The champagne ban was non-negotiable: David Cameron did not want any of his aides drinking bubbly at the Conservative party conference. Not that they needed much telling. The mood was already so sombre that some Tory staffers were decanting cans of beer under the tables of the Hyatt Hotel in Birmingham to avoid bar prices; they were later caught by the manager. What was first intended as a celebration had become a wake, mourning the prosper-ity era which the Conservatives had originally planned for. They must now prepare for an economic war.
The Pol Roger was flowing defiantly at The Spectator’s reception on Monday night, but was used mainly to treat shock. The Dow Jones Industrial Average had just suffered the sharpest fall in its history, and it became grimly apparent that nothing the Tories said really mattered any more. George Osborne, the shadow chancellor, had just seen his plan to freeze council tax for two years relegated to the inside pages.
Mr Cameron and his aides spent Monday night adjusting the tone of the conference. Rather than fire any more new policies into the same black hole that had swallowed Mr Osborne’s initiative, the conference would instead be about showing judgment and adaptability. Mr Cameron would fight Mr Brown not by denouncing him, but by giving the public a superior analysis of the economic meltdown. He would respond to Mr Brown’s factional attacks by offering bipartisan support. He would answer the ‘no time for a novice’ charge by saying that character trumps experience.
Mr Cameron had tempted fate by writing three quarters of his speech before conference started. When he arrived, he joked to his aides that Blackpool was his ‘lucky’ conference venue and that moving to Birmingham was asking for trouble. As each day passed, more trouble duly came. It became clear that any substantial announcement would be lost, and events could have rendered the Tory conference an irrelevance. Yet Mr Cameron used the adversity to emerge looking stronger, more mature and readier for office than ever before.
His success lay in far more than simply judging the tone of his speech perfectly. It was built on restraint. The easiest path for him would have been to lambast Mr Brown for a decade of light-touch regulation and seek popularity by promising vengeance on bankers as John McCain is doing in America. Instead, Mr Cameron defended capitalism, or the ‘free enterprise system’ as he called it. Stamped throughout the conference was the realisation that, as Boris Johnson put it, much as one may loathe the masters of the universe, they are free to relocate anywhere else in the world.
Next Cameron offered a clear critique of what he called the ‘decade of debt’ at a time when Mr Brown was literally denying there had been any subprime lending in Britain. (This magazine disclosed in April that a fifth of all mortgages are categorised as subprime by credit rating agencies.) As the Prime Minister fixed more blame on America and spoke of the credit crunch as if it were the Sars virus, he looked unable to comprehend the scale or nature of the situation.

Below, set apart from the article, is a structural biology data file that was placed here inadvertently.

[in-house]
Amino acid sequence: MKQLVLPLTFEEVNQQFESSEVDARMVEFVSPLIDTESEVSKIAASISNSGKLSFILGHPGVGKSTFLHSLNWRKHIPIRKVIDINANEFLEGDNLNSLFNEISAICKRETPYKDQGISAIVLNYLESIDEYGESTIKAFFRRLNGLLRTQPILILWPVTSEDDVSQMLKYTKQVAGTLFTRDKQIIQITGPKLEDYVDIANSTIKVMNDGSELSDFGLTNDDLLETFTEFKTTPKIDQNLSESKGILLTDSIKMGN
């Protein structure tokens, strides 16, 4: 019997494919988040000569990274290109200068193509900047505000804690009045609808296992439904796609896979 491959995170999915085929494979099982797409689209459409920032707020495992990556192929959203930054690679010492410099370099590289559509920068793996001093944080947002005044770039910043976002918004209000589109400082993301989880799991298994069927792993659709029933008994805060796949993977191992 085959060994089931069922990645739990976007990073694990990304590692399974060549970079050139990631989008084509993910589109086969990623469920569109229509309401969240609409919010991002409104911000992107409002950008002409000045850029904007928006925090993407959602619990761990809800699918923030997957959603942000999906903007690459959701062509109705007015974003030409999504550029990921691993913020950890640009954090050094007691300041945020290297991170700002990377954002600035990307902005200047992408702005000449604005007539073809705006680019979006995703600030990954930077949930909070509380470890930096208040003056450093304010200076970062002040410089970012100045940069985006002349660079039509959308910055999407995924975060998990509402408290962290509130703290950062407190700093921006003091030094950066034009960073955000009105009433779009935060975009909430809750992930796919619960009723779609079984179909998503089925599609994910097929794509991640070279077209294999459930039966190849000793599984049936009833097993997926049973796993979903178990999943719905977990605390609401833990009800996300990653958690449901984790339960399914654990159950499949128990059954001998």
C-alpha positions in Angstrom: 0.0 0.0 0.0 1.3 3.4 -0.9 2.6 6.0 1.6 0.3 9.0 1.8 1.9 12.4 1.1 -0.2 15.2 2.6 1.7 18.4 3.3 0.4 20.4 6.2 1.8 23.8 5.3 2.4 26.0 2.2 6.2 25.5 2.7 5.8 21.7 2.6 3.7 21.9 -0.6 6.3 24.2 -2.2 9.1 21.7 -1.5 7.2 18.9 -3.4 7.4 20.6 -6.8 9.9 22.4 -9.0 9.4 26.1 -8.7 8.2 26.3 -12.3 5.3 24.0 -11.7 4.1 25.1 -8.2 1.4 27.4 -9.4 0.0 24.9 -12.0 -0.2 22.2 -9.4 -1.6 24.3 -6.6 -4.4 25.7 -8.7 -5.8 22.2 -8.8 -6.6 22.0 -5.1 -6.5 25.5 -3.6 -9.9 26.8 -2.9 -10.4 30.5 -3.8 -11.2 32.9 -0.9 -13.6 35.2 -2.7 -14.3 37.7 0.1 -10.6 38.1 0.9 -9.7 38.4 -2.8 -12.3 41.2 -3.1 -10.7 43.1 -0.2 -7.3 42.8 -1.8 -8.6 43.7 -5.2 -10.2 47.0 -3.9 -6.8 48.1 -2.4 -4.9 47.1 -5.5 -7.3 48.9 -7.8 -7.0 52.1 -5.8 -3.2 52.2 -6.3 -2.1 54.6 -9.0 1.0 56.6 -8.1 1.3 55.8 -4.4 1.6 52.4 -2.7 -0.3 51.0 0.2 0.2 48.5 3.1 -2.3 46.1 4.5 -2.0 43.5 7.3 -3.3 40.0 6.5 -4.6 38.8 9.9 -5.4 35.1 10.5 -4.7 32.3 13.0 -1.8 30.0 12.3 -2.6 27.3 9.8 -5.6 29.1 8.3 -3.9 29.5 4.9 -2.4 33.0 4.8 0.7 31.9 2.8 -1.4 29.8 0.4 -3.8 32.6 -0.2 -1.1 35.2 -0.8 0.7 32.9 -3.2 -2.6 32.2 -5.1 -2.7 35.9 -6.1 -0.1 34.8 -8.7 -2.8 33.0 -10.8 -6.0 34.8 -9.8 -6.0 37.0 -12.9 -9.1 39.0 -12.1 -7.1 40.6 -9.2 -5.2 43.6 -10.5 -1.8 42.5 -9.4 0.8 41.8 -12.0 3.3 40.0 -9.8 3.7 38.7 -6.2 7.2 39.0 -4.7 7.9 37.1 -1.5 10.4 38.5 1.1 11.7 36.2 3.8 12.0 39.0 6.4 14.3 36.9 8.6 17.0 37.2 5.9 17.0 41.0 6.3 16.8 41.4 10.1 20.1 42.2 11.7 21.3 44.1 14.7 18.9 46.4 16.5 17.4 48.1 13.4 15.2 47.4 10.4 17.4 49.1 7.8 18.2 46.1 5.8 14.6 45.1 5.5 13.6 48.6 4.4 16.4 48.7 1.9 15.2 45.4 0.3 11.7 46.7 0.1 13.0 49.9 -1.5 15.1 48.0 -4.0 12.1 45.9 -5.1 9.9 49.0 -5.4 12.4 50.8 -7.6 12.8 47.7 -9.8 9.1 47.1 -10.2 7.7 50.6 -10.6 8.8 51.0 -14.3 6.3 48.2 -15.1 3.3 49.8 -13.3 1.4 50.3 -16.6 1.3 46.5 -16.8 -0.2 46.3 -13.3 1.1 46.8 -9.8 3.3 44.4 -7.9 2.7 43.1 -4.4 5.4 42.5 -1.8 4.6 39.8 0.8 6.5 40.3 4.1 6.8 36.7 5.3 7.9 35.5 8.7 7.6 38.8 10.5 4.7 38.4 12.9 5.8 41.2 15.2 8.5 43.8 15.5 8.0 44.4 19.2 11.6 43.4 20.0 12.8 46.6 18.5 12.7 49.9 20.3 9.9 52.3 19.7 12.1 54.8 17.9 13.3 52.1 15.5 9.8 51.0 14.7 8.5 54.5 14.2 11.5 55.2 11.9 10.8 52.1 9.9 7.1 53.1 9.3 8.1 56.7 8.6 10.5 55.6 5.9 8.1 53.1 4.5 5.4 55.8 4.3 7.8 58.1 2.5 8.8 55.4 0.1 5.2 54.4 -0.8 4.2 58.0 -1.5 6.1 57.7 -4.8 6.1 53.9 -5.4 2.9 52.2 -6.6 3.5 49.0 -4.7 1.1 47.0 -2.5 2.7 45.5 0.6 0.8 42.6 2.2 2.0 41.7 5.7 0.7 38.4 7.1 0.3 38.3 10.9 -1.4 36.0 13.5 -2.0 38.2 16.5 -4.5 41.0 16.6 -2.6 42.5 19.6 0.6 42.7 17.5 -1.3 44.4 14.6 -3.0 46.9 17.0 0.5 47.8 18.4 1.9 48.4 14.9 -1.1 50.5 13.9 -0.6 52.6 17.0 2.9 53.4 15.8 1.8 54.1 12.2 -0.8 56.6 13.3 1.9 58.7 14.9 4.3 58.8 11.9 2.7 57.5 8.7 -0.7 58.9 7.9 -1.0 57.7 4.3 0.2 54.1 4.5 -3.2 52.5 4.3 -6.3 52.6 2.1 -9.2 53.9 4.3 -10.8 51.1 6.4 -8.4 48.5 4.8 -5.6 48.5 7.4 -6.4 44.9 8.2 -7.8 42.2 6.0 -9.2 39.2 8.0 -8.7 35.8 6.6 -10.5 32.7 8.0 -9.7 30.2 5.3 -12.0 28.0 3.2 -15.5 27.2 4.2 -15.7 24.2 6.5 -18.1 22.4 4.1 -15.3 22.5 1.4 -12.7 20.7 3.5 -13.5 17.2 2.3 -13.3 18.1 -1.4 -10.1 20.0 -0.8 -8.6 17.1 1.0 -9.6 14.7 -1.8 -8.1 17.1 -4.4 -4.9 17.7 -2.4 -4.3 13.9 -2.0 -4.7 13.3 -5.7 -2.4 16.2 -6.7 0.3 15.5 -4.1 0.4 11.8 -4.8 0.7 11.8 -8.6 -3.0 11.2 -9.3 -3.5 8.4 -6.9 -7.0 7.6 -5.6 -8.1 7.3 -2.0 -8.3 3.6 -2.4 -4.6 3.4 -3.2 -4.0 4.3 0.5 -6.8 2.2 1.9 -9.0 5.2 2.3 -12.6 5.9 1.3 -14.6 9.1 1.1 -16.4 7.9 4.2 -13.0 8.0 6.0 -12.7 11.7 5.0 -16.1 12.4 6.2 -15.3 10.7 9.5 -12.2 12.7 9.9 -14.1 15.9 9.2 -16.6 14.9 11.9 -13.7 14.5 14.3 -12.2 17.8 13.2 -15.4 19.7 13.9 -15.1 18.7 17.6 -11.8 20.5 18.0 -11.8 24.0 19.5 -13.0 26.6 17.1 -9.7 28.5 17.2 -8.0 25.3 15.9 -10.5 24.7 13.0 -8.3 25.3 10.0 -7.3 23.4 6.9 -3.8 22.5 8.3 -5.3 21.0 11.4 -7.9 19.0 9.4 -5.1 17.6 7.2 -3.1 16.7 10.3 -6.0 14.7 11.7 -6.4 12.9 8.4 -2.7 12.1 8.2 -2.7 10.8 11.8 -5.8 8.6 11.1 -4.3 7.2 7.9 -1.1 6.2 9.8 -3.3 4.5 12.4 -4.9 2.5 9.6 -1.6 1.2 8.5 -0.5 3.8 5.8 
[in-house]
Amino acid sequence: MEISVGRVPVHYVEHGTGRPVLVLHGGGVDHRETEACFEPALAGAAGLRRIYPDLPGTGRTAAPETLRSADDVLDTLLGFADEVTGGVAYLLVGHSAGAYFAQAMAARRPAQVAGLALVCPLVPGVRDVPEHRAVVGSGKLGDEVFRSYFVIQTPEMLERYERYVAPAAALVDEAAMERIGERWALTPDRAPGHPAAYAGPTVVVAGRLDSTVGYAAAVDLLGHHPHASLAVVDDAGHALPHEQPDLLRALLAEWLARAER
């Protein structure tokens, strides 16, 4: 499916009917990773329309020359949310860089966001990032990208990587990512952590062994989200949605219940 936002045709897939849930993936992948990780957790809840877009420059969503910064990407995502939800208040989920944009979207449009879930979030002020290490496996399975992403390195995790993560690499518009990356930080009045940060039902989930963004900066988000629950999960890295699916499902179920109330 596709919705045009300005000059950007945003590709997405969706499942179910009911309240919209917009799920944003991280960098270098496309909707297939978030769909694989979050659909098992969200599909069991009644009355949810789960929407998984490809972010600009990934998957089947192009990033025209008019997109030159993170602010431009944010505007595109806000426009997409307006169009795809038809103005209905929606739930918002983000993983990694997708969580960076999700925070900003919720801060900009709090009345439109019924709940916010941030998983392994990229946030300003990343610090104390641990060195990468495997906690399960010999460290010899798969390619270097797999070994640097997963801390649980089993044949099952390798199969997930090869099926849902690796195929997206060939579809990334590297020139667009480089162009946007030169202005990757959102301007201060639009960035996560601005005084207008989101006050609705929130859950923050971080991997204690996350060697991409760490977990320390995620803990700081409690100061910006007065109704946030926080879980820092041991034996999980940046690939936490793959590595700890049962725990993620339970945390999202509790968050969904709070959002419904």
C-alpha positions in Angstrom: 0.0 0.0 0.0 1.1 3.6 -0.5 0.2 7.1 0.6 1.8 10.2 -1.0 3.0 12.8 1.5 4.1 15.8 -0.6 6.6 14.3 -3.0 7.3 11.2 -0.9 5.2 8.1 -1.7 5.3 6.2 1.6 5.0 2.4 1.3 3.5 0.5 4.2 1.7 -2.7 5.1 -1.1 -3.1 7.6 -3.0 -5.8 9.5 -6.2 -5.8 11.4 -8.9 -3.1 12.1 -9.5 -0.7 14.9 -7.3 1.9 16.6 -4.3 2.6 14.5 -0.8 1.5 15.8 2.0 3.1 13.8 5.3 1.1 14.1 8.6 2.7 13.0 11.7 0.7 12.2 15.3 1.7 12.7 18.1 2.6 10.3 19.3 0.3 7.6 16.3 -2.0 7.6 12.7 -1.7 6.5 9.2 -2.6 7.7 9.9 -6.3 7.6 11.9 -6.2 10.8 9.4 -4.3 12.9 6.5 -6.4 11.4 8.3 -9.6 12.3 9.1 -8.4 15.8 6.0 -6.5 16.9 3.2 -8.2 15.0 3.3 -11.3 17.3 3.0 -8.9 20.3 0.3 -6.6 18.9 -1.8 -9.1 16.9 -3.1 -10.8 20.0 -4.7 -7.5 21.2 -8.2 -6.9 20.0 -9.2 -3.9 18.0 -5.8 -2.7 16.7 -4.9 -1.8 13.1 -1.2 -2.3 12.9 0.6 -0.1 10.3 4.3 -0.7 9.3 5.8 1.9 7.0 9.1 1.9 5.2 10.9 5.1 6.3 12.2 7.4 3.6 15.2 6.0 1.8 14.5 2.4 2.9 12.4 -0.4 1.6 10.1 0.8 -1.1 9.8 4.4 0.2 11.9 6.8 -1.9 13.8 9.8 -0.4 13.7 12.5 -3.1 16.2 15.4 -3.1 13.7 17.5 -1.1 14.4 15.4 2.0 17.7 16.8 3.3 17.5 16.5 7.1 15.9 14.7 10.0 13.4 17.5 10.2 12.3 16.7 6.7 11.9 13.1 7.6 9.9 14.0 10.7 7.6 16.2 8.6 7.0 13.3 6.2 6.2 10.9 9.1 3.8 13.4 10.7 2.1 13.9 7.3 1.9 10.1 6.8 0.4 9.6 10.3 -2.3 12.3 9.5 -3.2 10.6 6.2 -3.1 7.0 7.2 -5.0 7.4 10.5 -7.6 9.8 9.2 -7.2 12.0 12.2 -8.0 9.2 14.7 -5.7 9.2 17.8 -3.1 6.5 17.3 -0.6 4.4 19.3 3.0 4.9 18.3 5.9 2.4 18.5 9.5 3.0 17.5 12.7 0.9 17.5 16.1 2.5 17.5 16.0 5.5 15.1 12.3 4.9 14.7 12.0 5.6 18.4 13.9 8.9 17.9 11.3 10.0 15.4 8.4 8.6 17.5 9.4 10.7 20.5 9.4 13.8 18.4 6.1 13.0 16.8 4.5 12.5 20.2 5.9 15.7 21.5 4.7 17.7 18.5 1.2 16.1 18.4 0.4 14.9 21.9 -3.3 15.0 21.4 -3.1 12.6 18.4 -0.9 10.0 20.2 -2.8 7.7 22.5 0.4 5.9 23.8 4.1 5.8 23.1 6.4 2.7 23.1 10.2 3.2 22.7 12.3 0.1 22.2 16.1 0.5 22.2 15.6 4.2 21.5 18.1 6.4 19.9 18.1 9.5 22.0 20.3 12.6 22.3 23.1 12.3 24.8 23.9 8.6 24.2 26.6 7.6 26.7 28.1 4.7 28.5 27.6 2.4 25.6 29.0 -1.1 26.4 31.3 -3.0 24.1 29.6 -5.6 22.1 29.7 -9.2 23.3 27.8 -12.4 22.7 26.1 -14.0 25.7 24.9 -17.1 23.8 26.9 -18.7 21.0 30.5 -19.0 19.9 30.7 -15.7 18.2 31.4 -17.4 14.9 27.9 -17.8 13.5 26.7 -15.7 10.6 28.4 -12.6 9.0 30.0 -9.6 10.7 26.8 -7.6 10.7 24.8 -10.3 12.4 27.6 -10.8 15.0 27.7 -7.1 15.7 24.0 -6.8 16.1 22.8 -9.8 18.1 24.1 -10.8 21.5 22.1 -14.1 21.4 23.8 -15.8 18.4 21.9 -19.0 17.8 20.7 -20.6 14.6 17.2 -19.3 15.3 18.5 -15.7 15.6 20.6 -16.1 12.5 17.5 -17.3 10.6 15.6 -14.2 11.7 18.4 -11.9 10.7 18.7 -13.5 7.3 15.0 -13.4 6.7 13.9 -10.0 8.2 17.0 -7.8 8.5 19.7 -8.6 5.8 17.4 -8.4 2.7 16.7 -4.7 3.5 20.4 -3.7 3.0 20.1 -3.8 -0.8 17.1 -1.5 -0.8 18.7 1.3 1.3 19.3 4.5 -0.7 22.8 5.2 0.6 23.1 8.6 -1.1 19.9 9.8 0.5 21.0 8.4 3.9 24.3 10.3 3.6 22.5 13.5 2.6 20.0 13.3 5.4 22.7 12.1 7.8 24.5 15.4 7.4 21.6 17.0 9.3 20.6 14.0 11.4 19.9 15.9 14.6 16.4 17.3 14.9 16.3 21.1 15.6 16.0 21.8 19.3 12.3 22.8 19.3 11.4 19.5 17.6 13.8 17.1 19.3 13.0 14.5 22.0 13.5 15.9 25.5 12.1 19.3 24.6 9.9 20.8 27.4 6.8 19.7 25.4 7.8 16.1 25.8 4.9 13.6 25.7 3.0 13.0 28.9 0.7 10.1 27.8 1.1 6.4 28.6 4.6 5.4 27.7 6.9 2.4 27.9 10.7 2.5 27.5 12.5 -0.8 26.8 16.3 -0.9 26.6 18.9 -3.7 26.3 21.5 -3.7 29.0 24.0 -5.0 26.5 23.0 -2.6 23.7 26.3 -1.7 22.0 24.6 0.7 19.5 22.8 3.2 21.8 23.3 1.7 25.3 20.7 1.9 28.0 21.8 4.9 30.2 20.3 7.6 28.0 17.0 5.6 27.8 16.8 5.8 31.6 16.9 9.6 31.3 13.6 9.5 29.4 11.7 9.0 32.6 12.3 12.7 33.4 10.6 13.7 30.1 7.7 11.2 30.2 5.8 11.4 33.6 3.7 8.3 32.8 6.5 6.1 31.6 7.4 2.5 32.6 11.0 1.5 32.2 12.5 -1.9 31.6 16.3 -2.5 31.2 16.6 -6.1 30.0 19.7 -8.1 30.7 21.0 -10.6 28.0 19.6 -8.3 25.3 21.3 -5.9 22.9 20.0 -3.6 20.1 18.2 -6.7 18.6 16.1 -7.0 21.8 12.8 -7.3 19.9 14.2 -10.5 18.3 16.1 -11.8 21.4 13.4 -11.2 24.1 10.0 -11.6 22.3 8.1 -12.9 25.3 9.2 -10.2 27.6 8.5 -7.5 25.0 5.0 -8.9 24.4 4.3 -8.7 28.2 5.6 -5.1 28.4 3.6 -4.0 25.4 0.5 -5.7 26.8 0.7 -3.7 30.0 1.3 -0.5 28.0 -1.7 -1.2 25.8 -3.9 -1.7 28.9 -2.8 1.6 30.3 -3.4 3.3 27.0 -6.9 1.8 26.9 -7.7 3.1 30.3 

Finally there is the shift in Tory policy. The ‘sharing the proceeds of growth’ mantra has been cast into an unmarked grave and a new policy — ‘share the pain’ — has taken its place. The phrase is not one Mr Osborne would use on stage, but this is precisely what is exemplified by his plan to offer money to councils that cut their budgets in a way he intends to do by reducing consultants and advertising spending in Whitehall. This draws a new battle line. While Mr Brown promises to keep up state spending, as if this were a good in itself, the Tories will continuously identify waste.
All this rendered the Birmingham conference one of the strangest in Tory history, if by no means the highest profile. The average age seemed to drop by two decades, partly due to the presence of those fighting the 125 seats expected to turn blue at the next election. They had come to make contacts, knowing that the next time they meet it may well be as MPs in parliament. The gender mix was the richest anyone can remember. The whole conference seemed packed with those priceless political assets: young Tories who appear to be on the same wavelength as the rest of their generation.
Just a few years ago, tumbleweed could have blown through some of the more worthy Tory fringe meetings. This year it was standing room only. Two fringe groups on ‘fixing the broken society’ were scheduled at the same time. Both were packed. Lobbyists who were noticeably absent from Labour’s conference in Manchester thronged the conference halls, quietly buying drinks (still wine only) and dinner. I counted at least six former Labour staffers, some of the brighter ones, now reincarnated as lobbyists (‘We just couldn’t stomach Brown,’ one told me). Charities had come to influence the Tories, knowing they would have wasted their time with Labour in Manchester.
All this was what made it such a surreal conference. The expectation of power was palpable, yet there was little excitement. The Tories had gathered not as the future kings, but a team of insolvency experts about to be called in to deal with the collapse of UK plc. There is a list of unanswered questions: how much more to borrow, how to kickstart a moribund economy. But Mr Cameron will answer them another day. His strategy for now is to use an old Tory trick: level with the public, offer blood, toil, tears and sweat and hope the electorate will find his proposition the more plausible.